It likewise connects to her reality experiences” a faint flashback of when an angry mob of white individuals from her mainly white area, and tossed concrete and bricks through her household’s window. Not only did Hansberry reveal the injustice of the black community to her audience, but she demonstrated her point of view on the injustice of other minorities, consisting of women. A noteworthy motif in Hansberry’s work is the link that she makes amongst people of numerous cultures and backgrounds in regards to their injustice.

That is, Hansberry is willing to posit the injustice of ladies along with the oppression of blacks as well as homosexuals in “Raisin …” audiences may discover themselves aligned not only with Walter, however likewise with the females in his life, who are required to work and scrape in often even more menial tasks than the guys. Ruth, in particular, is a subject of sympathy, with her need to sacrifice for her household and her lack of time to develop her own talents and potential while often being held responsible for Walter’s state (Page, 256).

While Ruth underwent oppression, Beneatha was another character in the play that revealed the fight in between race and level playing field. Beneatha shows wish for young African American females, as she desired become a physician” a profession in which was seen as taboo for ladies, especially of African American descent. Listen, I’m going to be a doctor. I’m not fretted about who I’m going to marry yet” if I ever get wed ¦ however first I’m going to be a physician, and George for one, still thinks that’s quite amusing.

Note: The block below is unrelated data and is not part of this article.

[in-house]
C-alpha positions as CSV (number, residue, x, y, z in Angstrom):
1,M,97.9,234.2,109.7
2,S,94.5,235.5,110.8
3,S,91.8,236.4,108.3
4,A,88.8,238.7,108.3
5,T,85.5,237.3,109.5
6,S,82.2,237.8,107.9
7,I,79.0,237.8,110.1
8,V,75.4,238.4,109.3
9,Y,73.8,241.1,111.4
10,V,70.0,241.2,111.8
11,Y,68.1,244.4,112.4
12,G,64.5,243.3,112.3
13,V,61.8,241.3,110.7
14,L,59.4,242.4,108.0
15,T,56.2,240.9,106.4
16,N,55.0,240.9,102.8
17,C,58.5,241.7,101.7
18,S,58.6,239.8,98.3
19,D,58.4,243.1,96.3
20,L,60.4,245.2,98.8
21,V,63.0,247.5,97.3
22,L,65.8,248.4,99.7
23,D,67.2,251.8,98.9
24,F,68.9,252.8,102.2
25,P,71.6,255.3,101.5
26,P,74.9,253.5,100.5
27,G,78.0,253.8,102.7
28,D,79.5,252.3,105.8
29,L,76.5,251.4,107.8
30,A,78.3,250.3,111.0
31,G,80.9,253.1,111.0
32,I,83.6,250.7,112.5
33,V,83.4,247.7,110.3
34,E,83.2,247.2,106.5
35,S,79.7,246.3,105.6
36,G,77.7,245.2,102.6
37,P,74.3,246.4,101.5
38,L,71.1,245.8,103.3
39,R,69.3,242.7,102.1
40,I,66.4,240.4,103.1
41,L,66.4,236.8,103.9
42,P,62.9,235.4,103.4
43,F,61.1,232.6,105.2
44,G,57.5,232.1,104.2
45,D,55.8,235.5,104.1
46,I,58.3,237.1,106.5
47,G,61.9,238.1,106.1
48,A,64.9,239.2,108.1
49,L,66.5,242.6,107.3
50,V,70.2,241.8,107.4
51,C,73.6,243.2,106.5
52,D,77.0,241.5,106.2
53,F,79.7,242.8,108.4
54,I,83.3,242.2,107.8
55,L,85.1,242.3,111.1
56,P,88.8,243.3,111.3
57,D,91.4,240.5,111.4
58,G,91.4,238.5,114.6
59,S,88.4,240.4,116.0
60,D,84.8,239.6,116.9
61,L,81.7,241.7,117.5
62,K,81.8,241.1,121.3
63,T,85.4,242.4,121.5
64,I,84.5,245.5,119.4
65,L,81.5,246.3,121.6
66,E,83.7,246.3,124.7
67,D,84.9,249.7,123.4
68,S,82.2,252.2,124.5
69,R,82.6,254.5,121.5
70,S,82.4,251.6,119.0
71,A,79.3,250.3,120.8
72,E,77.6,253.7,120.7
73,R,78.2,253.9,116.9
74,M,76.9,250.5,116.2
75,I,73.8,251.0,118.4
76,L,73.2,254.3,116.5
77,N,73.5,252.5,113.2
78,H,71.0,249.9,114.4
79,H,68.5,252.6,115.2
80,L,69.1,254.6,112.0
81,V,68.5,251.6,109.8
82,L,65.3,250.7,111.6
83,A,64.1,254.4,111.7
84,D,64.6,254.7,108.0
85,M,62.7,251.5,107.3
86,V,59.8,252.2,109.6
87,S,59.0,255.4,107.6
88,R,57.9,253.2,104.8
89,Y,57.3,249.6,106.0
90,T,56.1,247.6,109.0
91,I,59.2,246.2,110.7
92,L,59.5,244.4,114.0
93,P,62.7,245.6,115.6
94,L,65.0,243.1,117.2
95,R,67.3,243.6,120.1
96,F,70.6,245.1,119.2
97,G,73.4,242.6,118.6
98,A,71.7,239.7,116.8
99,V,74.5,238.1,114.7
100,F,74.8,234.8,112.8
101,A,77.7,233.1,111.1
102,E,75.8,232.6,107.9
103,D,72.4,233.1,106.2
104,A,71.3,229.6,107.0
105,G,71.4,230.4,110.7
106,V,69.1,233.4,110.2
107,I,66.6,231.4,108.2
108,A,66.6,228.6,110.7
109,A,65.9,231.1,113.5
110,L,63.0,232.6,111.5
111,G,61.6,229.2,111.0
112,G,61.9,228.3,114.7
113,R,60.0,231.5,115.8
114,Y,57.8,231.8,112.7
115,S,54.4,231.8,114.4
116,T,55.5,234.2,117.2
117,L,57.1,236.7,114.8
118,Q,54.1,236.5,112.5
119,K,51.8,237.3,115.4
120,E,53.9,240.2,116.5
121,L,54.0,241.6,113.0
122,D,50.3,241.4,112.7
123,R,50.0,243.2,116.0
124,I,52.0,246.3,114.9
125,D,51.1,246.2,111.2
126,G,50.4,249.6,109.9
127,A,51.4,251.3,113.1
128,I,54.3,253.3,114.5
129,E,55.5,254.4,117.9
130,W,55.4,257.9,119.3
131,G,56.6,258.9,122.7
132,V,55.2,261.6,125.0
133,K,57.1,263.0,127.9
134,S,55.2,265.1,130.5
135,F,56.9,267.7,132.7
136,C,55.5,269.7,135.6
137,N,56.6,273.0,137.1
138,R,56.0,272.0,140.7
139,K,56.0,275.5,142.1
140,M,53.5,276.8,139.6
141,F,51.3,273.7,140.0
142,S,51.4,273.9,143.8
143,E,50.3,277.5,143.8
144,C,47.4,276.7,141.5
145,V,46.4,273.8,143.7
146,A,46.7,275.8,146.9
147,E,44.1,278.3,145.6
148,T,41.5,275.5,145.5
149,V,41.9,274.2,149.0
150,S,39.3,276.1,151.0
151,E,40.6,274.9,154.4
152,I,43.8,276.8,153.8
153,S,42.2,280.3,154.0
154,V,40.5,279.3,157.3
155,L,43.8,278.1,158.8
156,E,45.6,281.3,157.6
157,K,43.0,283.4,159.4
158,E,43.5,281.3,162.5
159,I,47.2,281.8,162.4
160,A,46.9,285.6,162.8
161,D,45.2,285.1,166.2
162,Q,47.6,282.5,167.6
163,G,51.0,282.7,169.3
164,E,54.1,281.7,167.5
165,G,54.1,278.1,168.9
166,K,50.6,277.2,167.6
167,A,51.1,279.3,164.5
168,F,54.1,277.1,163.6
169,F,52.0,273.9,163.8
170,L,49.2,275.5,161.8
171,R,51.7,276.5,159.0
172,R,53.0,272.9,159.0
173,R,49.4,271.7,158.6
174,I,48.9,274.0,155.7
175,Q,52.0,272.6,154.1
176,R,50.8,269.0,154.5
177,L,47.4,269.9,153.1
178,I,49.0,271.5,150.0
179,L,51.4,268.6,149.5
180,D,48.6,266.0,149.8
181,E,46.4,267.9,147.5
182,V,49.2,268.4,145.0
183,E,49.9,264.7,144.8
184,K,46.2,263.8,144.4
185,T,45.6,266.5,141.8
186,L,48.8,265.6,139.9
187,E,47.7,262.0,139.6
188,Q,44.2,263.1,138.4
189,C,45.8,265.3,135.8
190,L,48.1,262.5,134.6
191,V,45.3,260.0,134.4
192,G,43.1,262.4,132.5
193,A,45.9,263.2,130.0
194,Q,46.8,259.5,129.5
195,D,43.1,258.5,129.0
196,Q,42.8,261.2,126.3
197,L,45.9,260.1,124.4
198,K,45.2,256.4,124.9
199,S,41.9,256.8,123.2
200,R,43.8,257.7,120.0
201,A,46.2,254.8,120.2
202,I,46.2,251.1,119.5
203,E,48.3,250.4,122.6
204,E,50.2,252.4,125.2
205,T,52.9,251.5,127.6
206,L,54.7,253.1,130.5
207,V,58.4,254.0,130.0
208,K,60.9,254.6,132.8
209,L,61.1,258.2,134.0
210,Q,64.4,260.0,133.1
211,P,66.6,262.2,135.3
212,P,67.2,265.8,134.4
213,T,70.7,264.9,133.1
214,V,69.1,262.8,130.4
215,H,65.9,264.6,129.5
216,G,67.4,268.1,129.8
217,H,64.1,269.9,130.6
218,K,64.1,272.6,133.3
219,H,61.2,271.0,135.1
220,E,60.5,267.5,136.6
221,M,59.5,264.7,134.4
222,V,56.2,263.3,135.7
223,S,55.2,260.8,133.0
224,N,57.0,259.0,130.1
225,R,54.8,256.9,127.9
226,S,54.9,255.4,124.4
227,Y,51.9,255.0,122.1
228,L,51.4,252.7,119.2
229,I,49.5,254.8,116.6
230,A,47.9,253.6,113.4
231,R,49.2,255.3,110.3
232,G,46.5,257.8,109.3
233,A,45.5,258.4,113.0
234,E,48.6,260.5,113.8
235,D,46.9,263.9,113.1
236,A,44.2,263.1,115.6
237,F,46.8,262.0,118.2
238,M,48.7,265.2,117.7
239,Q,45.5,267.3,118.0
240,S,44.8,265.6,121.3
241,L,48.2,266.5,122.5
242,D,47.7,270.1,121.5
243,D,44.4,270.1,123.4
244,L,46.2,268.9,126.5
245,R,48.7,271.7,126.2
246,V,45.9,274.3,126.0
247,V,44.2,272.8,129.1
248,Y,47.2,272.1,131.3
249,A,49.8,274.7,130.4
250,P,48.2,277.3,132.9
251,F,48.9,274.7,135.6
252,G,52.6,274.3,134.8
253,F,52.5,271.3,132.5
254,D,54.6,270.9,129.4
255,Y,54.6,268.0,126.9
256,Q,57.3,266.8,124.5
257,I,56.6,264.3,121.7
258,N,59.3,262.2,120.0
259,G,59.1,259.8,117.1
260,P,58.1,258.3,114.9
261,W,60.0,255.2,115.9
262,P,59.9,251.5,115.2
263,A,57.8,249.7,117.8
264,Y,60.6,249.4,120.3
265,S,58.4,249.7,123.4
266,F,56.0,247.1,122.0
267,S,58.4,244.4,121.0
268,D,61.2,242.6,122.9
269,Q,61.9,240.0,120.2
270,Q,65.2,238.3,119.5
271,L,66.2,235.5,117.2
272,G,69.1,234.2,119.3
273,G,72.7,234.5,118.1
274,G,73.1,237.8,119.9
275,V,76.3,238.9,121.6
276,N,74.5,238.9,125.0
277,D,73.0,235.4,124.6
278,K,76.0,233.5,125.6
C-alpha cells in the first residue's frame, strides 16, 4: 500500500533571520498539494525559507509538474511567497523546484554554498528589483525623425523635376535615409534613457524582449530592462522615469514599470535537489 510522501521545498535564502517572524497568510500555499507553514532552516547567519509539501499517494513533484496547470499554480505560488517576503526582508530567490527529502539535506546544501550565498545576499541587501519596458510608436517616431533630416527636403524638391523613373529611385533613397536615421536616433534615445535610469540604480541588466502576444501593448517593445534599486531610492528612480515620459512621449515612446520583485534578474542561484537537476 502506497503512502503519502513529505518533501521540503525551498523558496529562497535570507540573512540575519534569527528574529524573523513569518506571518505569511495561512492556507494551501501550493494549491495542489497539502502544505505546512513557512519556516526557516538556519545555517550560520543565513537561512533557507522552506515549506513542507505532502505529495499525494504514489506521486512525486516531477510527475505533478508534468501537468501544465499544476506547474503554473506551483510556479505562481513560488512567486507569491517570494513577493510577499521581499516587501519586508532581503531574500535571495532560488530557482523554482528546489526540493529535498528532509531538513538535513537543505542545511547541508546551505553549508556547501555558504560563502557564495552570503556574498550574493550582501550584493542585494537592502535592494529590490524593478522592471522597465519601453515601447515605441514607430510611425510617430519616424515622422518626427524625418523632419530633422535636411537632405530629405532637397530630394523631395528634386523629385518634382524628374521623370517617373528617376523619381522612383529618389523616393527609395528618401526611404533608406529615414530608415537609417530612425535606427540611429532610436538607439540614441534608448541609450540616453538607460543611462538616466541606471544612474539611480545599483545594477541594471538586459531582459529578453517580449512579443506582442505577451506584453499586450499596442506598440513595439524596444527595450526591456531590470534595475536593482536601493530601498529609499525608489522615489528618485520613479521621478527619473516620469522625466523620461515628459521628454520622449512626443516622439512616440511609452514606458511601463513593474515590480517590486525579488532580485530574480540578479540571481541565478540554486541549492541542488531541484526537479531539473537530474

I could not be troubled by that. I am going to be a physician and everybody around here better comprehend that! (Hansberry, 1315). Throughout the play, Beneatha battles with the consistent doubt from the people around her. She needs to show herself and reveal that she can accomplish her objectives of ending up being a doctor and improving her life. This enables the audience to feel sorry for females of various racial backgrounds as they concern realize the barriers they had to conquer since of the color of their skin.

However, Hansberry proved that ladies can get rid of the injustice through her personal life when “A Raisin in the Sun” ended up being the “very first play produced on Broadway by an African-American lady, and Hansberry was the first black playwright and the youngest American to win a New York Critics’ Circle award” (Lorraine Vivian Hansberry, 3rd). After examining Lorraine Hansberry’s work, one might understand the understanding and compassion towards the concerns of racial discrimination and other social injustices.

Her work was her way of revealing her viewpoints on racial discrimination in addition to the oppression of ladies. It was also her way of representing real life experiences to her audience so that other people could comprehend the challenges that not just black individuals needed to withstand, however people of other racial backgrounds, as well as women during this time. Lorraine Hansberry was not only playwright and author, however a humanitarian who utilized her writing to reveal her hopes and imagine how “she envisioned a world in which men and women might unify in a defend human rights” (Gorman, 1673).